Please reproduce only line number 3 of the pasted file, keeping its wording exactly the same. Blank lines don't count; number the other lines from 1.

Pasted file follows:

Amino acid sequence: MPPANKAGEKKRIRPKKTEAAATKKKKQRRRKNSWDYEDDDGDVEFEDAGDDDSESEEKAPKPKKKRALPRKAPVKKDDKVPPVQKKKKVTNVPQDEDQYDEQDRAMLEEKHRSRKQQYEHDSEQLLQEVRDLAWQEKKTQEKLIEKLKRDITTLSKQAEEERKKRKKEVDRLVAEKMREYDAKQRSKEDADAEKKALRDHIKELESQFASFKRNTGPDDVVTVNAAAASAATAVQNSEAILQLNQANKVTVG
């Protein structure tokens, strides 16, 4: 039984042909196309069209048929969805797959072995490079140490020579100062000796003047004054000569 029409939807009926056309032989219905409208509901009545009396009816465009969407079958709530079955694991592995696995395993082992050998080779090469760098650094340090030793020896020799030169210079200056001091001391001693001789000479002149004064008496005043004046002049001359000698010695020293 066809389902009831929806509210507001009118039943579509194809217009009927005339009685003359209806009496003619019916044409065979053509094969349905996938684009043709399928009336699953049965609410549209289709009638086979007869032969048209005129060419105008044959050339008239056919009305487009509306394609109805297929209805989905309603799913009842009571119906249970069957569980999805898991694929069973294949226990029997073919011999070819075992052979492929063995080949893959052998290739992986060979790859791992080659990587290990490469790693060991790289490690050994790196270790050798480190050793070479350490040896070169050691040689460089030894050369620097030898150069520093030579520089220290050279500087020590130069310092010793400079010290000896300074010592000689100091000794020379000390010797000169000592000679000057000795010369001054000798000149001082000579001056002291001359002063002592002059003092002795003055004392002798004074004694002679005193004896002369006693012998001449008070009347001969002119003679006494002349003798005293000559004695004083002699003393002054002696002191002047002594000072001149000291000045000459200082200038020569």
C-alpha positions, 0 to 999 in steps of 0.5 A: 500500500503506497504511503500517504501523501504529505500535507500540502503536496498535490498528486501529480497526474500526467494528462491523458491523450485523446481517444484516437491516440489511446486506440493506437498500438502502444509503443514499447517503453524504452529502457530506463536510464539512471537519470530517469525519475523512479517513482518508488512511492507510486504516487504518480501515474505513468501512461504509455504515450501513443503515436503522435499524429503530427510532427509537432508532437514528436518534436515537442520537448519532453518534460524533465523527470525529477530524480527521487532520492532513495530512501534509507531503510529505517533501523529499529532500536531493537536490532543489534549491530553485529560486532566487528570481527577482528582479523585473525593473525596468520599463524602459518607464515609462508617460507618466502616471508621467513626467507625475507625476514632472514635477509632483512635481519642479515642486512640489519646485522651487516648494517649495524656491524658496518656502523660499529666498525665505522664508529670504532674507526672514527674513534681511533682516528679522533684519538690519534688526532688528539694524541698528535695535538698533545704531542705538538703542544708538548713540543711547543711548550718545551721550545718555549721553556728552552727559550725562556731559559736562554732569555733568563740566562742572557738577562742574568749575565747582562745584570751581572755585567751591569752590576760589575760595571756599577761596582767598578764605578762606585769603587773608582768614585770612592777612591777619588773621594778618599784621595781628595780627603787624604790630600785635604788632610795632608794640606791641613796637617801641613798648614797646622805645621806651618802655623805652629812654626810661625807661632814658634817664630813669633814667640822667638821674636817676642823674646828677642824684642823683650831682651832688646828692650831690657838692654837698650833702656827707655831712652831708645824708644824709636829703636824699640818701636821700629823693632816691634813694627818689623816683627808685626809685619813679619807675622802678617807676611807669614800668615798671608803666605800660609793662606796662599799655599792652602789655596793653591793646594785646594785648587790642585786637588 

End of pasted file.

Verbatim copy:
C-alpha positions, 0 to 999 in steps of 0.5 A: 500500500503506497504511503500517504501523501504529505500535507500540502503536496498535490498528486501529480497526474500526467494528462491523458491523450485523446481517444484516437491516440489511446486506440493506437498500438502502444509503443514499447517503453524504452529502457530506463536510464539512471537519470530517469525519475523512479517513482518508488512511492507510486504516487504518480501515474505513468501512461504509455504515450501513443503515436503522435499524429503530427510532427509537432508532437514528436518534436515537442520537448519532453518534460524533465523527470525529477530524480527521487532520492532513495530512501534509507531503510529505517533501523529499529532500536531493537536490532543489534549491530553485529560486532566487528570481527577482528582479523585473525593473525596468520599463524602459518607464515609462508617460507618466502616471508621467513626467507625475507625476514632472514635477509632483512635481519642479515642486512640489519646485522651487516648494517649495524656491524658496518656502523660499529666498525665505522664508529670504532674507526672514527674513534681511533682516528679522533684519538690519534688526532688528539694524541698528535695535538698533545704531542705538538703542544708538548713540543711547543711548550718545551721550545718555549721553556728552552727559550725562556731559559736562554732569555733568563740566562742572557738577562742574568749575565747582562745584570751581572755585567751591569752590576760589575760595571756599577761596582767598578764605578762606585769603587773608582768614585770612592777612591777619588773621594778618599784621595781628595780627603787624604790630600785635604788632610795632608794640606791641613796637617801641613798648614797646622805645621806651618802655623805652629812654626810661625807661632814658634817664630813669633814667640822667638821674636817676642823674646828677642824684642823683650831682651832688646828692650831690657838692654837698650833702656827707655831712652831708645824708644824709636829703636824699640818701636821700629823693632816691634813694627818689623816683627808685626809685619813679619807675622802678617807676611807669614800668615798671608803666605800660609793662606796662599799655599792652602789655596793653591793646594785646594785648587790642585786637588 